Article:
Thirdly, I find it ironic that you claim that all those who hate the US are evil, envious factions, and then immediately go on to list a few areas where the US is currently thrashing the bejeesus out of the locals. Those areas are not threatening the US. Why then should the US want to shaft them, and don't you think some of those locals might understandably feel a trifle piqued that the US is throwing its (very heavy) weight around in a quarrel that's not really its concern? You can talk about justice and all if you like, but there are too many counter-examples, of fights where the US has supported the side that's clearly *unjust*, for that to be credible.

        And no, those people in New York did *not* deserve to die. There's no justification for that atrocity. But they're not the only ones. Others are dying, in equally objectionable circumstances. And I think western governments owe it to everyone to ensure that such a situation doesn't happen again, and one of the most effective ways of doing that is to prevent the circumstances leading to it: that is, by trying to understand *why* those guys were driven to do such a thing (note that understanding does not == justifying). Calling them names does nothing: if the hatred continues, those that follow will just find other ways to achieve the same end.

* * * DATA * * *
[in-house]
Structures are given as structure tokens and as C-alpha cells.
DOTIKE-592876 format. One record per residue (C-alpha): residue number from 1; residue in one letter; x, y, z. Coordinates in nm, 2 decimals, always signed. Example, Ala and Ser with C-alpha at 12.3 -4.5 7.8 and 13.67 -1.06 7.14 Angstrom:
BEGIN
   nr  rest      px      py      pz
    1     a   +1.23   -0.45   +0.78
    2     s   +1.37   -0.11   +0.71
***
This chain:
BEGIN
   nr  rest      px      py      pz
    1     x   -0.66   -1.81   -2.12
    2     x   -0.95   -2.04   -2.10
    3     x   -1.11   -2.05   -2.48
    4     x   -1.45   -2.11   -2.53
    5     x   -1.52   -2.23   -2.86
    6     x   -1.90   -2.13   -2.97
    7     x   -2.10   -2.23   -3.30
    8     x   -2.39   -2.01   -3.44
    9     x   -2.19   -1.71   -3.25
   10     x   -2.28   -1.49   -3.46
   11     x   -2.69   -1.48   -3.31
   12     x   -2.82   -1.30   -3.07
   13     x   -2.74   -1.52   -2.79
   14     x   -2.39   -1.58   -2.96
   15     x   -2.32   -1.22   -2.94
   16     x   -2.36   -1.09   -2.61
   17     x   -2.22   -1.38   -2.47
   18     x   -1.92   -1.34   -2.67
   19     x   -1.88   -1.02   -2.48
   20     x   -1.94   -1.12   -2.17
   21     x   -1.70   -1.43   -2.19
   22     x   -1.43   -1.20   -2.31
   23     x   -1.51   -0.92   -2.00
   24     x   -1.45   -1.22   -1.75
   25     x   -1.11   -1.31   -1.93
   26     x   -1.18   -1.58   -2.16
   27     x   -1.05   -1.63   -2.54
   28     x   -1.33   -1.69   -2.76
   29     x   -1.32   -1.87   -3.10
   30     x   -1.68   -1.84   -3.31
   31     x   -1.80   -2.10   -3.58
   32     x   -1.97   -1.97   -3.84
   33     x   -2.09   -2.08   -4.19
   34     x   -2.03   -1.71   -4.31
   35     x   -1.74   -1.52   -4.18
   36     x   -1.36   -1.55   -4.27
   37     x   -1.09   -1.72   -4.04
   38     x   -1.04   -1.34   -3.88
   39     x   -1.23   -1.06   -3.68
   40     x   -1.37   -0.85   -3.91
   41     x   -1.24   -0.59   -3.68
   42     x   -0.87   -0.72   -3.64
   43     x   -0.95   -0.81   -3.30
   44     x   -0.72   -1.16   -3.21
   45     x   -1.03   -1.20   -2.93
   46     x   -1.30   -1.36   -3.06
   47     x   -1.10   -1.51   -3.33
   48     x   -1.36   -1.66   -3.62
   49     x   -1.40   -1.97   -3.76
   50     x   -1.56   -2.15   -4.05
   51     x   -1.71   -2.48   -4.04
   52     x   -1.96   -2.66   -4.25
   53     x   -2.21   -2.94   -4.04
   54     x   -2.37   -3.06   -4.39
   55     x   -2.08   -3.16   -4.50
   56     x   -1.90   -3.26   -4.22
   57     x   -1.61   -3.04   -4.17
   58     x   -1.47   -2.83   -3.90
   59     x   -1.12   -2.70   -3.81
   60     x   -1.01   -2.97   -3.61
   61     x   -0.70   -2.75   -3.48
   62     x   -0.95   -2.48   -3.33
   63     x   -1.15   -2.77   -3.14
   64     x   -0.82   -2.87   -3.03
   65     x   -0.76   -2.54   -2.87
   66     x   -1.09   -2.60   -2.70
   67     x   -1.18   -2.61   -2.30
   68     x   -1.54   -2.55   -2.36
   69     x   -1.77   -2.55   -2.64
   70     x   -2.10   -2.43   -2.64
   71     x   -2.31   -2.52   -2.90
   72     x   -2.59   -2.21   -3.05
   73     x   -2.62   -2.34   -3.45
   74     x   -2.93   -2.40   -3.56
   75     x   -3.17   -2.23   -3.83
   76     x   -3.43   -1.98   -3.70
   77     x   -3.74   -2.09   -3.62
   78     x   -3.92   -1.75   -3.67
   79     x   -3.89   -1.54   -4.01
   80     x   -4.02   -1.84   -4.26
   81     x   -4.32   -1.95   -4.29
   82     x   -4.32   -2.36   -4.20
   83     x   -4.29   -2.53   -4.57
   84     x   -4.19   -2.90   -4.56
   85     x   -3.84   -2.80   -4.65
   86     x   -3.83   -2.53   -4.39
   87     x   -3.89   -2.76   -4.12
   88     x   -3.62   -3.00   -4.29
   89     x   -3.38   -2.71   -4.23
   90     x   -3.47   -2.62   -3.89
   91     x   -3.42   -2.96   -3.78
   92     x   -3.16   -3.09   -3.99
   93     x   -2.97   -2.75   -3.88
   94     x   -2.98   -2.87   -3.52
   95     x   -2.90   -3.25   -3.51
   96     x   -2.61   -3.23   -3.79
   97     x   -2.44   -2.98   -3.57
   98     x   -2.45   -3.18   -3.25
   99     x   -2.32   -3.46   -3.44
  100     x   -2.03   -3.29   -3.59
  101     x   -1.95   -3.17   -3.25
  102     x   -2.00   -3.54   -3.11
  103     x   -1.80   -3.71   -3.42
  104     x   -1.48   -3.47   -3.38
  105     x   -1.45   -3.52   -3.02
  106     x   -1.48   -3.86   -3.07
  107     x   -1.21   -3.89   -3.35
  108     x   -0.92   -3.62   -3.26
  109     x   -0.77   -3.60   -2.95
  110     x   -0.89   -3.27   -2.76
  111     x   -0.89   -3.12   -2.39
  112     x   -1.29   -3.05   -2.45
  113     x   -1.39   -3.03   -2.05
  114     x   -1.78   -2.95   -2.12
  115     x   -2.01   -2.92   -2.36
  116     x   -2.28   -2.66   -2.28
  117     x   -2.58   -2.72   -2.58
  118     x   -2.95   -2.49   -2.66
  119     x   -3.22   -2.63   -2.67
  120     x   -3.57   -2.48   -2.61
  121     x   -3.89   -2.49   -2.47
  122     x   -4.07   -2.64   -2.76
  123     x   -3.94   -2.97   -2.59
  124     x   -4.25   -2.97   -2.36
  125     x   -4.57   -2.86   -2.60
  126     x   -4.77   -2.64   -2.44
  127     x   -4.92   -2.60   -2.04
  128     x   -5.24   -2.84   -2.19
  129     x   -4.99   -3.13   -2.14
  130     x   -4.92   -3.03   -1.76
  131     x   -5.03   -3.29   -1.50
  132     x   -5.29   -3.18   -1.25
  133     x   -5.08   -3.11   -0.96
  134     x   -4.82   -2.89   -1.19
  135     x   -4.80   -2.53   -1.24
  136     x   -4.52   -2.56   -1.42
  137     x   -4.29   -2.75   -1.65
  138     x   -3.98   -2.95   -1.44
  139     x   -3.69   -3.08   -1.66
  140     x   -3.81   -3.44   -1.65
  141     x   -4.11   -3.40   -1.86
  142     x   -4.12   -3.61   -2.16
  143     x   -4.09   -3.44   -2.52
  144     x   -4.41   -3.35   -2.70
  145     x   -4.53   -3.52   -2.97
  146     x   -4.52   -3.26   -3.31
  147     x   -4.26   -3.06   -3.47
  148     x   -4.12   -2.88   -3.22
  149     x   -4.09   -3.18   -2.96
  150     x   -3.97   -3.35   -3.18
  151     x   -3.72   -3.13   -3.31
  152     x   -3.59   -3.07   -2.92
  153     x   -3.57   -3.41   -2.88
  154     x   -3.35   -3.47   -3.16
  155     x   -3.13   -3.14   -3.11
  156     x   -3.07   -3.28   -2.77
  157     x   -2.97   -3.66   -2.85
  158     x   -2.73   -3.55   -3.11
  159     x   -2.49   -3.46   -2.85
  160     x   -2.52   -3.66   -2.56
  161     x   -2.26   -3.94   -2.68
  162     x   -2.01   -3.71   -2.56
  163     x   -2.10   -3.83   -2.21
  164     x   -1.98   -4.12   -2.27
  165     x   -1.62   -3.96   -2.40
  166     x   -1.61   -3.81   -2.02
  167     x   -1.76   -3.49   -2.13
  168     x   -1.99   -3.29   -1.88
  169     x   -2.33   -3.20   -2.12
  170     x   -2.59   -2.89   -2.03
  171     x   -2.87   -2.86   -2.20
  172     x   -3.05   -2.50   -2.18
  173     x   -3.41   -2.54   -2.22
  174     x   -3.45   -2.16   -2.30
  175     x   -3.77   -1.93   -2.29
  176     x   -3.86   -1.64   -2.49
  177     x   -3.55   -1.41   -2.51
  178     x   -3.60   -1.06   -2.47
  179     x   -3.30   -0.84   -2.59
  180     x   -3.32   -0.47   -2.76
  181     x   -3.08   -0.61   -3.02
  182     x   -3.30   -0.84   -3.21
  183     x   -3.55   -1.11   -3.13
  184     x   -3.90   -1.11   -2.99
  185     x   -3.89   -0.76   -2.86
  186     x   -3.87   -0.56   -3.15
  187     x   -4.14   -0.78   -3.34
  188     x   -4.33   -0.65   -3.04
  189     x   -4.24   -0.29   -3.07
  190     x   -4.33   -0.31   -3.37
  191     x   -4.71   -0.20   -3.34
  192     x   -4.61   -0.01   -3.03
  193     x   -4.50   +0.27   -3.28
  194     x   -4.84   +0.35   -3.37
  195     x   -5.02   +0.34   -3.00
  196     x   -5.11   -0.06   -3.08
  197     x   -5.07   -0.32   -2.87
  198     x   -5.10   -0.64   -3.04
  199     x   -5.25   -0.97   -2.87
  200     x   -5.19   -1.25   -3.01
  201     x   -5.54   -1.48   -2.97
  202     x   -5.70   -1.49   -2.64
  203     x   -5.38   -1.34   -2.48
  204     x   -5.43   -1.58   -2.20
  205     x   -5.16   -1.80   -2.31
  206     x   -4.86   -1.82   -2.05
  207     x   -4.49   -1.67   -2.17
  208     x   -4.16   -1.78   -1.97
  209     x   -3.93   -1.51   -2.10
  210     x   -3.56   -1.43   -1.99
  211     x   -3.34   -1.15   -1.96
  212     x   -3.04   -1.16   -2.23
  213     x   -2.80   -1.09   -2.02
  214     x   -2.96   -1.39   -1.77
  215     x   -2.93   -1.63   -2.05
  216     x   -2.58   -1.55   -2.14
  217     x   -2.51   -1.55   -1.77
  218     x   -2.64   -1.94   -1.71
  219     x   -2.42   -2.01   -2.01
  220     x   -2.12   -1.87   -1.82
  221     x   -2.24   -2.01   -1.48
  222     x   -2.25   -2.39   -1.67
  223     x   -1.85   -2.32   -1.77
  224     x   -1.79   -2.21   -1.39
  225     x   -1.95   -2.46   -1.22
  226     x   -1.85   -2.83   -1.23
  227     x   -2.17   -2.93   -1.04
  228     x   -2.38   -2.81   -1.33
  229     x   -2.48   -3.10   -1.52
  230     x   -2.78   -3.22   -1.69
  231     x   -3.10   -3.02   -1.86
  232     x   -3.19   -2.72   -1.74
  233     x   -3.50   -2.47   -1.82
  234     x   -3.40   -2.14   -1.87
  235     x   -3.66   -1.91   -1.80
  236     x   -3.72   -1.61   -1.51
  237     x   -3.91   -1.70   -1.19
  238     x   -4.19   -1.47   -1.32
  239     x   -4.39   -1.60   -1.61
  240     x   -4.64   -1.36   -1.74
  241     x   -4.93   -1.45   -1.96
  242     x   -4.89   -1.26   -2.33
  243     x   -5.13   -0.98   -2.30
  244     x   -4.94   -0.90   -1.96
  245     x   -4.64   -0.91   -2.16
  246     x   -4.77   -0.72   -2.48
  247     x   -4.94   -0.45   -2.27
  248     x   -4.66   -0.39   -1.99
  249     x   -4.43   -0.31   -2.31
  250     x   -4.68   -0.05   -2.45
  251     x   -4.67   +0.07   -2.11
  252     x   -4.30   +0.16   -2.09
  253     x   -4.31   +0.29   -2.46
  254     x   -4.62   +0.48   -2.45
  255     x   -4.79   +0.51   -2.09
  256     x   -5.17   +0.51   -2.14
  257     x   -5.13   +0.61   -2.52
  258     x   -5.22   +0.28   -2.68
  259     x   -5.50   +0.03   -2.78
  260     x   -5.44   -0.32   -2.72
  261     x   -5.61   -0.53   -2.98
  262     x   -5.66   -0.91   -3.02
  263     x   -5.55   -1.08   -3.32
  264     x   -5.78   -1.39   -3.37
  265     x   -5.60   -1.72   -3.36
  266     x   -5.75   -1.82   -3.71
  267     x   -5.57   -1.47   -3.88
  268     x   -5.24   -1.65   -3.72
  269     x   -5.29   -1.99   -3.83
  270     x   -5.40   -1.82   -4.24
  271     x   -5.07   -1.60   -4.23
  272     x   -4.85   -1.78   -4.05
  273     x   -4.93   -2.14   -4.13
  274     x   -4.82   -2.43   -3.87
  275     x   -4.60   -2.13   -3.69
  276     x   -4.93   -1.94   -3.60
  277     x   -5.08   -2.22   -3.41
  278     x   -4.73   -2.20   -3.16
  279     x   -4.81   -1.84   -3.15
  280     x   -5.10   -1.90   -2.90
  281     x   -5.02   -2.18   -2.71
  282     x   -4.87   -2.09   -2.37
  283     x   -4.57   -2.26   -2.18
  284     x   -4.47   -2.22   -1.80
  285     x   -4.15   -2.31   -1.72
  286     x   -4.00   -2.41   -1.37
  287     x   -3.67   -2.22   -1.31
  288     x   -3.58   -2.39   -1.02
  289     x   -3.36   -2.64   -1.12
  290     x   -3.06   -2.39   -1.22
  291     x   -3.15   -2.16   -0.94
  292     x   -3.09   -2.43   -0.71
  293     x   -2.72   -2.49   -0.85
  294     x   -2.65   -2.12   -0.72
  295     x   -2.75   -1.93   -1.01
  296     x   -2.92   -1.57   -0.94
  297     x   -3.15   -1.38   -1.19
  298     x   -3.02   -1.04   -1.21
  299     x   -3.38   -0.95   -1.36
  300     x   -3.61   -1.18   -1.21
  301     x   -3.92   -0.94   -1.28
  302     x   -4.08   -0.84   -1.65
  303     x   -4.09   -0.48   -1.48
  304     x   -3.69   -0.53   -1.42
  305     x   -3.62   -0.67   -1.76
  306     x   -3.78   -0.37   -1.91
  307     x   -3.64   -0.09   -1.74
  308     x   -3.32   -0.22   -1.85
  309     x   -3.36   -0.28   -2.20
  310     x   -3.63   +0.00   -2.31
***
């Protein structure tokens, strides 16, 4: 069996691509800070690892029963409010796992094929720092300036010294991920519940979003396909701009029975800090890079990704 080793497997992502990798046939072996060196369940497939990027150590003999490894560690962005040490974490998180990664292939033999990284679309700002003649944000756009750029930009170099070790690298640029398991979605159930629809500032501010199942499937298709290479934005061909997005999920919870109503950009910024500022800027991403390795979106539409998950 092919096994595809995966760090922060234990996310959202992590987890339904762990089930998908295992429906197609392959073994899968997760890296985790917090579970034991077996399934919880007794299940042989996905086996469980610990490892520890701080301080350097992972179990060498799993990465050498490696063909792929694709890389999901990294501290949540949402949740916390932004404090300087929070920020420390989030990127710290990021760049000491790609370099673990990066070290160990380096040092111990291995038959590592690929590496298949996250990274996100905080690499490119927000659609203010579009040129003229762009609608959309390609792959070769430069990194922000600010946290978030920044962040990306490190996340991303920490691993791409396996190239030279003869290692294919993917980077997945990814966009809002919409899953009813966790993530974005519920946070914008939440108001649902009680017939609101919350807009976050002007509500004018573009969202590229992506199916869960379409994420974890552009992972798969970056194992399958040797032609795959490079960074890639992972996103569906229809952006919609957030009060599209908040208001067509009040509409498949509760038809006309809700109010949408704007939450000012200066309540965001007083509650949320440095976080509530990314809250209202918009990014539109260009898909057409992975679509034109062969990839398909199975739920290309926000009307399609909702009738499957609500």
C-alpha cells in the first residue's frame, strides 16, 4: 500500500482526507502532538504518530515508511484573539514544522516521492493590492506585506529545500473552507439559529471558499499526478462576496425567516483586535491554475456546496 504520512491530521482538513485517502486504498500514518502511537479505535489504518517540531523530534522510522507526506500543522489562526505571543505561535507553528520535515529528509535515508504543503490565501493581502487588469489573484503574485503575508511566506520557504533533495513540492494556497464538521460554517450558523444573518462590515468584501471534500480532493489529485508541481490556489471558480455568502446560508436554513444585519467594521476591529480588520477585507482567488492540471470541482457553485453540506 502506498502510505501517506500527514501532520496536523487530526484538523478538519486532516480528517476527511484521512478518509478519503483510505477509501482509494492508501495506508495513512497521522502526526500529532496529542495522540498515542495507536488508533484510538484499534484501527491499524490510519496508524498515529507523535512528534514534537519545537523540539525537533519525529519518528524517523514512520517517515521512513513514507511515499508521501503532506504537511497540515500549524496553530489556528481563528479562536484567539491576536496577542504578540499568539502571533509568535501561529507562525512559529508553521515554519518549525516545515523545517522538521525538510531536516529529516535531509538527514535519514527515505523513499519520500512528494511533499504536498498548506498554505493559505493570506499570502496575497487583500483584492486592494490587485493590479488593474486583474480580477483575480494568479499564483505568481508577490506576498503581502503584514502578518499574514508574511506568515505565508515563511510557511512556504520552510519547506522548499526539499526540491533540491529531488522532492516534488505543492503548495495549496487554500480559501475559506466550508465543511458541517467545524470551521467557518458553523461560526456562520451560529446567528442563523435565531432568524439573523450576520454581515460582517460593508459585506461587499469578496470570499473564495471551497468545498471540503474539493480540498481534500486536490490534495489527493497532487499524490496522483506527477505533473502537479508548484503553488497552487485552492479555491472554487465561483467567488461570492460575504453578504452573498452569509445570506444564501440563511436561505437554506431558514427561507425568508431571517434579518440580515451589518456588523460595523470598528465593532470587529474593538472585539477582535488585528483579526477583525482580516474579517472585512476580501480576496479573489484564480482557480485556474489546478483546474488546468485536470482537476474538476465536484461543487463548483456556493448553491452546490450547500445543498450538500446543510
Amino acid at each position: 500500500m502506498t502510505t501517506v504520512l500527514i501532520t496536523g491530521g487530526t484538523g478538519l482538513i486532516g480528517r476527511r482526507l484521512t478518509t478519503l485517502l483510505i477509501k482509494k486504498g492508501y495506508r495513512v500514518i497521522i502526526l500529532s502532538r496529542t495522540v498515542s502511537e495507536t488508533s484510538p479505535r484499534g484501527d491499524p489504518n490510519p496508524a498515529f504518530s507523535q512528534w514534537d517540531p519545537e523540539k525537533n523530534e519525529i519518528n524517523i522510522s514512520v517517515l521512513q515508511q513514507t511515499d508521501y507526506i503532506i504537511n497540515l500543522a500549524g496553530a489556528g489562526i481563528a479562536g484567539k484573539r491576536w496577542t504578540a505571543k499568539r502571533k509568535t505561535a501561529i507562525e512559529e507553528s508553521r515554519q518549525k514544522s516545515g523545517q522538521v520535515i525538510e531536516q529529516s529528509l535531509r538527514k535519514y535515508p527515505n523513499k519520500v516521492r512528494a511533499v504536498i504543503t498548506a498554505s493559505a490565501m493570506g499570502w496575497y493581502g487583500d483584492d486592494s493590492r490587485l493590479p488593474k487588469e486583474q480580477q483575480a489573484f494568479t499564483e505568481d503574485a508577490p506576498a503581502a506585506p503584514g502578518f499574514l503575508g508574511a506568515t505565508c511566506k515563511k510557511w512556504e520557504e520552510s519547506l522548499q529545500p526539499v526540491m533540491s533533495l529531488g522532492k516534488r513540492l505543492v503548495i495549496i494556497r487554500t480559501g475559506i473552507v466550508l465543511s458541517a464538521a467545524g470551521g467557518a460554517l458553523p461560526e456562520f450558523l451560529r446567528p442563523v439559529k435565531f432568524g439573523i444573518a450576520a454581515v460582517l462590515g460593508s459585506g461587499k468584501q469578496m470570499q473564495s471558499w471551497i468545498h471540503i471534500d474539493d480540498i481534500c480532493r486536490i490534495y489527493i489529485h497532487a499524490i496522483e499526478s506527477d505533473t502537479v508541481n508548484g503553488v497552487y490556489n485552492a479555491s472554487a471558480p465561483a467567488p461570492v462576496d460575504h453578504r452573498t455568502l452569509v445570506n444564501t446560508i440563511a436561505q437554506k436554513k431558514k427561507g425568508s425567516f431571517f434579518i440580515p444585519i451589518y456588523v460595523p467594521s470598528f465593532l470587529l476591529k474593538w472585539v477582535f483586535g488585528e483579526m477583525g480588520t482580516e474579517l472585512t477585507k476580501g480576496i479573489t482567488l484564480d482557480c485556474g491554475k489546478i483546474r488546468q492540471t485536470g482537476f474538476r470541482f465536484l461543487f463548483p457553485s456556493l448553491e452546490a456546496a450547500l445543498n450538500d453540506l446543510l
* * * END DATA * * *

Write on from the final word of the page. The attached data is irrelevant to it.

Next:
• by sabinm (447146) on Thursday January 03, 2002 @04:36PM (#2780889) Homepage Journal
    Isn't is ironic that the one tactic that drew the American colonies to revolt against England, America reuses again and again to gain leverage over countries dependent on American trade?

    The only thing that this will cause is Ukraine products being shipped somewhere else. This doesn't sound too good, since the former Soviet Union prevented OPEC from cutting production on oil, thereby giving us low gas prices ($.99 where i live)just one month ago!

    Hope this doesn't mean that my gas prices will go up to subsidise software companies' "right to innovate"
  • by EllisDees (268037) on Thursday January 03, 2002 @04:36PM (#2780891)
    We Love [riaa.com] it!
  • by drenehtsral (29789) on Thursday January 03, 2002 @04:37PM (#2780894) Homepage
    Funny that we'll impose terriffs against the Ukraine at the whim of the RIAA to protect the profits of Time Warner, but we won't lift a finger against China in the trade department even when they go around torturing and shooting political dissidents.